Russia may introduce stricter food embargo rules

Western food suppliers are resorting to large-scale smuggling in order to bypass Russia's ban on food imports, considers the Federal Customs Service (FCS) of Russia. It urges to impose stricter limitations, especially on meat imports. However, new restrictions will probably cause a price surge, so Russian customers are likely to suffer losses again.

Russia's FCS has proposed extending the 2014 food embargo to prohibit imports of all kinds of meat from a number of countries, reports GlobalMeatNews. The FCS's first deputy head Ruslan Davydov explained that tighter restrictions on imports were necessary, as some exporters had found ways to supply prohibited products under alternative customs codes.

Davydov proposed forbidding imports of canned meat and all meat products that haven't yet been subject to the acting embargo. Besides, he urged to ban imports of live animals as well as chilled and frozen lamb and goat meat. The measures are meant to be applied to all countries that are already subject to the 2014 food embargo, including the US, the EU, Canada and Australia. If the government approves the proposals, around 600,000 tonnes of products worth $1,2 billion a year can be banned from importing.

The FCS considers that many banned products are imported to Russia under the guise of legal products, primarily from the European Union. The service revealed several ways of smuggling, such as marking Iberian ham from Spain with customs codes of other products, which were allowed to be imported. Banned products are often re-exported from the countries that are not subject to the embargo, so it is difficult to identify the country of origin.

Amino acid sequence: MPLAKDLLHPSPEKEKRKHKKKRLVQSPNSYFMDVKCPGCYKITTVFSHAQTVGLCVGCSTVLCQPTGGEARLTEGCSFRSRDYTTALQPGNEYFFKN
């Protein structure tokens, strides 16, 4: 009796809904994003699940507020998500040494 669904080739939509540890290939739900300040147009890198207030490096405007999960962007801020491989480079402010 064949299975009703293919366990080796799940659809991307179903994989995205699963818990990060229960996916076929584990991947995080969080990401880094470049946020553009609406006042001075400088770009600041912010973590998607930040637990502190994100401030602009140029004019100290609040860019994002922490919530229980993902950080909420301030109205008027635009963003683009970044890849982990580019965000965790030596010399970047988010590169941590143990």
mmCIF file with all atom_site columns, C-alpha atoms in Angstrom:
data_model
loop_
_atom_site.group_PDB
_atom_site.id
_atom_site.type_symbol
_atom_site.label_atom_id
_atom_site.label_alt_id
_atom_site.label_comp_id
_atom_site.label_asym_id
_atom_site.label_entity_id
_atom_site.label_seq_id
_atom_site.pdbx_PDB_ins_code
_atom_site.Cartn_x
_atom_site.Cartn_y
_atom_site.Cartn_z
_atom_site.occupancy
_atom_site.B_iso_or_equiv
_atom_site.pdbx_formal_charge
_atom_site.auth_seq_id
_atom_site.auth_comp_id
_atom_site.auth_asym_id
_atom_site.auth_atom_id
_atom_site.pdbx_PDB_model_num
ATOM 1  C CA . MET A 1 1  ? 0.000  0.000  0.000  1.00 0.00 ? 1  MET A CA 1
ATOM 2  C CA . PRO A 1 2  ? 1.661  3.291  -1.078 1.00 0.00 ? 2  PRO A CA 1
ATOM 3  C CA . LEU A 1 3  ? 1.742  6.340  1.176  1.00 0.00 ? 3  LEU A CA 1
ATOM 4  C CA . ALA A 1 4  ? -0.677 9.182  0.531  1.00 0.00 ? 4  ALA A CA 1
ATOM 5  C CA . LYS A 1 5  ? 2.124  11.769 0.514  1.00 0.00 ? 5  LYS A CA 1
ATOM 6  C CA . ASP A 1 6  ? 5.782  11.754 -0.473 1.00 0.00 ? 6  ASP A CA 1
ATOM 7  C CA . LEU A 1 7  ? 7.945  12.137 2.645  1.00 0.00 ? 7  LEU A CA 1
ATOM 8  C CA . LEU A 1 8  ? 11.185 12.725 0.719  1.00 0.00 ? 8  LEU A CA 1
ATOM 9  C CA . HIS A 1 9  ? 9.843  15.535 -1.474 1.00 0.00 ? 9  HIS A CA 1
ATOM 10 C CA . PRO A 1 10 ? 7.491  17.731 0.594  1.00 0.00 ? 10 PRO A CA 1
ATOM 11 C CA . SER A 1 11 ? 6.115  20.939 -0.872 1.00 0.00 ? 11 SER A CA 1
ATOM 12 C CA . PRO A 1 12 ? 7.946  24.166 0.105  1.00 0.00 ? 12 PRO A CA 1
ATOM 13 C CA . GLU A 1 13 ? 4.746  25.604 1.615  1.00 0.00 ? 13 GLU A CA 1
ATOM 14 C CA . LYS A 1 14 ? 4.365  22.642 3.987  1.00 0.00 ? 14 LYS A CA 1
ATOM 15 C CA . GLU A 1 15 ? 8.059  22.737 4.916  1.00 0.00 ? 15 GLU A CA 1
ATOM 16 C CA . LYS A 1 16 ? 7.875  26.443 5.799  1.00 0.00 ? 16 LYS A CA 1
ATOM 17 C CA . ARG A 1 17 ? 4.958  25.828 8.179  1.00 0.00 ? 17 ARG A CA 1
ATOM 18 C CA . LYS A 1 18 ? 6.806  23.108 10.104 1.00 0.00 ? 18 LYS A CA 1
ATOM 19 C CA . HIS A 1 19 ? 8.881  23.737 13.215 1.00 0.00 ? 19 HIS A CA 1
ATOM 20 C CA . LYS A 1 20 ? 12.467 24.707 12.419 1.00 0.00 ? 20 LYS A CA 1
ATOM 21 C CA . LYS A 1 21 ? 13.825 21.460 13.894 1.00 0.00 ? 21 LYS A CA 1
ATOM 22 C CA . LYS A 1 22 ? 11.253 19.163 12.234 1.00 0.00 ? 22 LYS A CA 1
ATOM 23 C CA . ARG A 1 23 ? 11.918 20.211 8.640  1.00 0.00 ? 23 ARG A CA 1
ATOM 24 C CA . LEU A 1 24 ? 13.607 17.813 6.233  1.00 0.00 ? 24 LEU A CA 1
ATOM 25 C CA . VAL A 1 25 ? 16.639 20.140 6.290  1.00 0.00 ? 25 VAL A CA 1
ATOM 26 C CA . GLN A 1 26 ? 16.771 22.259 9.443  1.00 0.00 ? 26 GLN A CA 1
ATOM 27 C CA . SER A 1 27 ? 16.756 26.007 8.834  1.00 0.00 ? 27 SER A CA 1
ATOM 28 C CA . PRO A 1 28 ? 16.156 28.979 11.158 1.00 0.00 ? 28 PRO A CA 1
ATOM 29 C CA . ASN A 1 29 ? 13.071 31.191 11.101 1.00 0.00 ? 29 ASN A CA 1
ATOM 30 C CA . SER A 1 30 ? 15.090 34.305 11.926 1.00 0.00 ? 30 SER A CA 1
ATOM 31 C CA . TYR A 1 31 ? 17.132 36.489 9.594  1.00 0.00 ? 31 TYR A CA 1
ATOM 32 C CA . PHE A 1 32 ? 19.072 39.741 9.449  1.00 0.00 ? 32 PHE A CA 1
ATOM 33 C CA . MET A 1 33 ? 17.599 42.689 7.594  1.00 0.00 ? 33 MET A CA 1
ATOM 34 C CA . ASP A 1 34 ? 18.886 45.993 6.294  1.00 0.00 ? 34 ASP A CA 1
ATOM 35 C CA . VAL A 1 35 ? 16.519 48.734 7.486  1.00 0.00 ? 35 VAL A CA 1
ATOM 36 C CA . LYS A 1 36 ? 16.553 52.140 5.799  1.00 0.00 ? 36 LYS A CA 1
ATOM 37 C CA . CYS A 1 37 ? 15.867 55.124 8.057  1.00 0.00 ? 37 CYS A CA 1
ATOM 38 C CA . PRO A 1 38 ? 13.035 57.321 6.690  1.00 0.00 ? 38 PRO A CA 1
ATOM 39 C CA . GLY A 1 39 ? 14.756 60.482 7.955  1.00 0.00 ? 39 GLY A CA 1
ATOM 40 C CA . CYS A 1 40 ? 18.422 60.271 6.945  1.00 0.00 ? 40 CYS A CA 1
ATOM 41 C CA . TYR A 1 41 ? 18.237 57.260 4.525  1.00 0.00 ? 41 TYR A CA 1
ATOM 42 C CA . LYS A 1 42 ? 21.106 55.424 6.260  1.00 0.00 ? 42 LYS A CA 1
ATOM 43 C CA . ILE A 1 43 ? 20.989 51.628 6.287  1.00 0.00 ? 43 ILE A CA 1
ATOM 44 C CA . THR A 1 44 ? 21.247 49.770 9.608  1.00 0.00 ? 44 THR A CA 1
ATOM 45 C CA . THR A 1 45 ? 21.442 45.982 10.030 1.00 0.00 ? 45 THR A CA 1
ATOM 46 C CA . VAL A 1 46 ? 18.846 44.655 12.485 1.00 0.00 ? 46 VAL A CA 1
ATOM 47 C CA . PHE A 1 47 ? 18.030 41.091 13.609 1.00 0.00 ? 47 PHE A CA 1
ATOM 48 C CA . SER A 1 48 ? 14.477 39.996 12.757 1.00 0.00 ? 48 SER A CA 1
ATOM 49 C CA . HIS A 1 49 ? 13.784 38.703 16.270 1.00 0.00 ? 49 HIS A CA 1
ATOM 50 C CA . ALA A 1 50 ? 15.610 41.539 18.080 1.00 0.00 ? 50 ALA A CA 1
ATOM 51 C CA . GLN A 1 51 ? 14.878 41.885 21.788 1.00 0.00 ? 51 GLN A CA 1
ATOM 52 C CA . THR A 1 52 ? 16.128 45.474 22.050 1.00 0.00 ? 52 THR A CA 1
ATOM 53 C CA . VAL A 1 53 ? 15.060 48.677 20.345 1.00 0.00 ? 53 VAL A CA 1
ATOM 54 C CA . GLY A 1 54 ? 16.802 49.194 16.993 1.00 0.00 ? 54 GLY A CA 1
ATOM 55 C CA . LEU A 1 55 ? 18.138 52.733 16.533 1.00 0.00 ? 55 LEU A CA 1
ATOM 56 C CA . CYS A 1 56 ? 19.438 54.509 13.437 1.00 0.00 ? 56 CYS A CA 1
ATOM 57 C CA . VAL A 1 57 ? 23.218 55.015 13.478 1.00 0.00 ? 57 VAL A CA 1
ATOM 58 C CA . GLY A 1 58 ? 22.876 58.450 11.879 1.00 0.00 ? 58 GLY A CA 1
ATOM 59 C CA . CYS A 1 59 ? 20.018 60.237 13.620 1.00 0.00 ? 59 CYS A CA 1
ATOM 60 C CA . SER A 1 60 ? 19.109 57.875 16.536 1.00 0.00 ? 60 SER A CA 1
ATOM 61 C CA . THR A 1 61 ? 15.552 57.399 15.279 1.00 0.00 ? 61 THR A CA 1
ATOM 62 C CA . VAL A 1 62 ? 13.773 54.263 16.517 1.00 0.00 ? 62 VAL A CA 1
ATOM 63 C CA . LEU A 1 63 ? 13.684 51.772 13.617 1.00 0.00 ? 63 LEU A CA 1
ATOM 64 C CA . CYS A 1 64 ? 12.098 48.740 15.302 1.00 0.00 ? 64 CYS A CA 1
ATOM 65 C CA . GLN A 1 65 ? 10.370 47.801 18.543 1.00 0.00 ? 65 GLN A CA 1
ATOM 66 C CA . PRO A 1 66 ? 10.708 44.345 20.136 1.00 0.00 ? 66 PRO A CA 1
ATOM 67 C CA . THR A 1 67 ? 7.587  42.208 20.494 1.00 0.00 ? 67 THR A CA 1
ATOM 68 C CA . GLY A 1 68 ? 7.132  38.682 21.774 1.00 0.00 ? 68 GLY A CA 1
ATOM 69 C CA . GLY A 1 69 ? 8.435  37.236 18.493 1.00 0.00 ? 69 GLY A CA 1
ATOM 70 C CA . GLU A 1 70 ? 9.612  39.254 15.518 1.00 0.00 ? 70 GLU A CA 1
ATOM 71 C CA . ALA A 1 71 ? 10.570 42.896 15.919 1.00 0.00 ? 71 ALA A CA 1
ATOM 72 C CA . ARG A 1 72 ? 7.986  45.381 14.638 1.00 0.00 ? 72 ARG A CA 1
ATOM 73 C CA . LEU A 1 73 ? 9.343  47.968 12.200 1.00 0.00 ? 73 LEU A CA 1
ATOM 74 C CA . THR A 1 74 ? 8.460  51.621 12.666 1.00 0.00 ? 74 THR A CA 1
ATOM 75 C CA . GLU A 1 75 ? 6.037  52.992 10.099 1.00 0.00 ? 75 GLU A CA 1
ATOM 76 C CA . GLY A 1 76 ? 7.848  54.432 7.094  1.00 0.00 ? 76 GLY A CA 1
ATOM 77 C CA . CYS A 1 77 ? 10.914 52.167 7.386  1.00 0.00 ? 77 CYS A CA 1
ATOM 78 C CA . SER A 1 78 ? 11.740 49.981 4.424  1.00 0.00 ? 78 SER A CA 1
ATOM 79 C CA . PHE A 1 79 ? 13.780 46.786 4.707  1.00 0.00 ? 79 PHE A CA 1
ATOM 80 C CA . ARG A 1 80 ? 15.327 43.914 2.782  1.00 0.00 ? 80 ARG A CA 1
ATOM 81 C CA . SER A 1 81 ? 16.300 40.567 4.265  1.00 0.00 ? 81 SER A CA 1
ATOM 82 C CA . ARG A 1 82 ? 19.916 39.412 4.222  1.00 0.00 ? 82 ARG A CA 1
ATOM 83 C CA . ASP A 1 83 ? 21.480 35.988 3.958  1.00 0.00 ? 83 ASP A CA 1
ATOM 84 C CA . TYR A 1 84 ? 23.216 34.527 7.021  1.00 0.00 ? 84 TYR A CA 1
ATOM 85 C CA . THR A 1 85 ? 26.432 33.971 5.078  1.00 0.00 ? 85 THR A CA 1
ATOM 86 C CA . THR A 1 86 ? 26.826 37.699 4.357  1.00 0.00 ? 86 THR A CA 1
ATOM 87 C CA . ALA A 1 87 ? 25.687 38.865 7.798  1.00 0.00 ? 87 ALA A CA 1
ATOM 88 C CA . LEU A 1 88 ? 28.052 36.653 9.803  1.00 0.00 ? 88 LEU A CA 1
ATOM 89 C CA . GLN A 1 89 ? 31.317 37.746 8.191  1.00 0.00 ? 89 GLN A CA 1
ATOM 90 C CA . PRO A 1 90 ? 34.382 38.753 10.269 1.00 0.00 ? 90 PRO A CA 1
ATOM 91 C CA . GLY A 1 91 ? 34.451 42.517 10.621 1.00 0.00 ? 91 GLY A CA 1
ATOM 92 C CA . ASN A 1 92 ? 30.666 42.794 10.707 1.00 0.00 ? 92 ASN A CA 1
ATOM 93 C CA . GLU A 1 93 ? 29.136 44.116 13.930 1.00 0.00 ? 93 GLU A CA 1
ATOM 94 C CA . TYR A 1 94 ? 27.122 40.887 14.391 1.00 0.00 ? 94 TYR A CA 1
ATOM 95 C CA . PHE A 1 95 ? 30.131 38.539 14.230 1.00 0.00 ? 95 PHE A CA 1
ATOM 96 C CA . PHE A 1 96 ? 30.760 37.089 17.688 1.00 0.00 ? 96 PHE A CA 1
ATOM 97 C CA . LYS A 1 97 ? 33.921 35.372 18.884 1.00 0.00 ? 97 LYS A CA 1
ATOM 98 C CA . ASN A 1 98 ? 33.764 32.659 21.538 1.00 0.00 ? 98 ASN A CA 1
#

The new restrictions are likely to cause a price surge in the Russian market. Photo:

According to local retailers, the new restrictions are likely to cause a price surge in the Russian market. The Higher School of Economics estimated that Russian customers suffered losses of 280 billion rubles ($4,2 billion) due to the 2014 food embargo. In addition, the country's poultry industry, which is currently importing up to 40% of breeding stock, will be at risk if the imports of live animals are banned, says Agro&Food Communications consultancy.

Earlier this year, President Putin announced that state agencies would keep searching and destroying food products illegally imported from the West. Although destroying food ''was not pretty'', it was ultimately justified, as it was necessary to support domestic producers, said the president.

By Anna Litvina